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Discuss how Romeo and Juliet is set in a male-dominated culture

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Introduction

GCSE English Literature Coursework In Elizabethan England, males dominated. Women were entirely dependent on the males in their life, be they a father, husband, or even brother. Fathers regarded their daughters as possessions and controlled all aspects of their life, from what they did in their spare time to whom they married. The fathers saw their daughter's marriage as a means of acquiring wealth and social status. Women had no choices in life and were not educated unless lessons in how to be a lady counted as education. Women were not able to inherit property. They were viewed by society as weak, feeble and inferior to males and, because of this view, they attracted little respect. Males viewed young women as sex toys around for their, the males', convenience. Males, on the other hand, were free to do what ever they wished. They were most likely to receive an education and were seen as superior in every way. In the play's opening scene, we are shown that Romeo & Juliet, thought to be a slushy romance, is in fact a lot more violent. Sampson and Gregory (Capulet servants) are roaming around a public place, winding each other up. They are making laddish jokes and generally being young men. ...read more.

Middle

He says his "fingers itch", in other words he is restraining himself from hitting Juliet. He is usually obeyed to the letter and therefore being disobeyed by someone younger than himself, let alone his daughter, an inferior woman, really enrages him. He threatens to disown Juliet, "And you be mine, I'll give you to my friend; And you be not, hang, beg, starve, die in the streets...I'll ne'er acknowledge thee", unless she goes "to church o' Thursday", to get married. At the ball, Tybalt argues with Capulet over what to do about Romeo's presence. Tybalt feels that Romeo has come to "fleer and scorn", in other words to poke fun and dishonour them. He has an immediate violent impulse; "Fetch me my rapier, boy". He wishes a servant to bring him his sword so that he can kill Romeo on the spot, as "to strike him dead (he) hold it not a sin". He feels that killing Romeo is not a sin as to him it would avenging the insult - upholding his, Tybalt's, family honour. He tells Capulet that he, Tybalt, will "not endure him", Romeo, at the ball. ...read more.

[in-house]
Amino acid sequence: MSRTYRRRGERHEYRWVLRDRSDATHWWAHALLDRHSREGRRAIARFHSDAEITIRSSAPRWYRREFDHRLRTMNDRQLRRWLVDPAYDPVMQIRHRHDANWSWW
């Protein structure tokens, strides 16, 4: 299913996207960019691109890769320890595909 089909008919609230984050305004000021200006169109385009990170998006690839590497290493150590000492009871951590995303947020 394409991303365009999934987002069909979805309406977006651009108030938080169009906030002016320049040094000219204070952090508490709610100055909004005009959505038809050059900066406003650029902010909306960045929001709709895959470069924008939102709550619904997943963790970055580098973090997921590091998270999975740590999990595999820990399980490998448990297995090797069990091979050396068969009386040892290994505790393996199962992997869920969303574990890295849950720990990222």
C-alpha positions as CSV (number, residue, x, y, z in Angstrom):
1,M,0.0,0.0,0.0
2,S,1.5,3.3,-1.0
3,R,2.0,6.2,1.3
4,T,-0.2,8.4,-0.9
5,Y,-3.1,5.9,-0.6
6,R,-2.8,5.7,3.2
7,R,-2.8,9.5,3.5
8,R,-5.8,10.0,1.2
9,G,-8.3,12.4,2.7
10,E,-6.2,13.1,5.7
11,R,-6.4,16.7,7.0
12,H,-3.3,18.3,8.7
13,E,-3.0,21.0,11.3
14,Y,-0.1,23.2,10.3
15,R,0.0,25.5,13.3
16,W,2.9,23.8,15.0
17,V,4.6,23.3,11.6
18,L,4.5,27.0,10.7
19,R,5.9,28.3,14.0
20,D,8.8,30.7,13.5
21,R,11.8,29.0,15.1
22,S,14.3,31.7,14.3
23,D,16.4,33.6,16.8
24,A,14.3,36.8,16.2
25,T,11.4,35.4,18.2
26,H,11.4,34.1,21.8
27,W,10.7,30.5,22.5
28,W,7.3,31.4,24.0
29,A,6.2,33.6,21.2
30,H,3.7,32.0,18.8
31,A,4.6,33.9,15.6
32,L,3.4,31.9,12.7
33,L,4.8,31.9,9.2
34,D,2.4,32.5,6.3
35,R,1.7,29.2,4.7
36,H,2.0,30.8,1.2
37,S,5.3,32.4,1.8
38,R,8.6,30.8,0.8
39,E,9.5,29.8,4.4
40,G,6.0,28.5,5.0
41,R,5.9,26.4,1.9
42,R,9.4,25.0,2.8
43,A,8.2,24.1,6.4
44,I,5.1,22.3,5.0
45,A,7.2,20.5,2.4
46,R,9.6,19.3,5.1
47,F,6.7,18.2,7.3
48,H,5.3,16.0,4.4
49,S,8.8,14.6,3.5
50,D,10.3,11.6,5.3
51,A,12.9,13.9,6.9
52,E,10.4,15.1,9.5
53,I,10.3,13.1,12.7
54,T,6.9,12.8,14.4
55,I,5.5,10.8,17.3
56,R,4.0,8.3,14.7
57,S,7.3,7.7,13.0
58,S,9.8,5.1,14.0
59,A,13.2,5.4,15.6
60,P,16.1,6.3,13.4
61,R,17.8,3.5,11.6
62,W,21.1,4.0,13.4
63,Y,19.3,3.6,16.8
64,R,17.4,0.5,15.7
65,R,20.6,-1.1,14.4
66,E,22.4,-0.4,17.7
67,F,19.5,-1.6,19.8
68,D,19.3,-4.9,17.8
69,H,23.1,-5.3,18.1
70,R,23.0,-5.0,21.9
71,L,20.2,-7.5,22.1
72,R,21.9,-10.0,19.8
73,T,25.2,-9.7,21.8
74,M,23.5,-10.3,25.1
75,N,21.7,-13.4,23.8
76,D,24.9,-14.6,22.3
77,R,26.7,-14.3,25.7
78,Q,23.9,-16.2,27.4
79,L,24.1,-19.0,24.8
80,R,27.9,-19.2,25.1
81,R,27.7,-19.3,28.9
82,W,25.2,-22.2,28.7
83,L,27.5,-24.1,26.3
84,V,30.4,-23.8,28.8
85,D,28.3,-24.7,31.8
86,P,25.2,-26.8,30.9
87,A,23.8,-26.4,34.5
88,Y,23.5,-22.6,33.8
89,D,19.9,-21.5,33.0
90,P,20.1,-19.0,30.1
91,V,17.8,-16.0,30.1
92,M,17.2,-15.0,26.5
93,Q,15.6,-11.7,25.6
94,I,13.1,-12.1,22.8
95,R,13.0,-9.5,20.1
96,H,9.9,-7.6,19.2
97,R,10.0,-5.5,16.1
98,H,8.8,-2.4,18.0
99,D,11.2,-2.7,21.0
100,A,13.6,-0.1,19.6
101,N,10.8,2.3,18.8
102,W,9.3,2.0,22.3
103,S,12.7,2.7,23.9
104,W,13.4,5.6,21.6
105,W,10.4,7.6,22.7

Conclusion

He is saying that her eyes could take place of the stars in the sky if the stars fancied a rest, only the trouble would be that the eyes would emit so much light that the birds would be confused and begin singing, as they would think it were day. He turns her into an object for worship, which is unrealistic and not a suitable basis for reliable communication. This proves that young women were treated as goddesses, whereas old, working class women were treated as mud and the butt of many sexually orientated jokes. In the world of Romeo & Juliet, patriarchs have complete control of their families. Their sole purpose in life is to uphold family honour, no matter what, and often resort to dictator-like tactics to do so. Women are treated totally differently depending on their looks and status. Rich beautiful women were idolised; put on a pillar and worshipped as a goddess whereas lower class women were seen as inferior and subordinate. Had the play been set in a more modern culture, many of the events taking place would not have happened. For example, Mercutio and Tybalt's deaths could only occur in a setting where street fighting was a common occurrence. To sum up, a less violent time, place and culture would have rendered such a tragedy unlikely or even impossible to achieve. ...read more.

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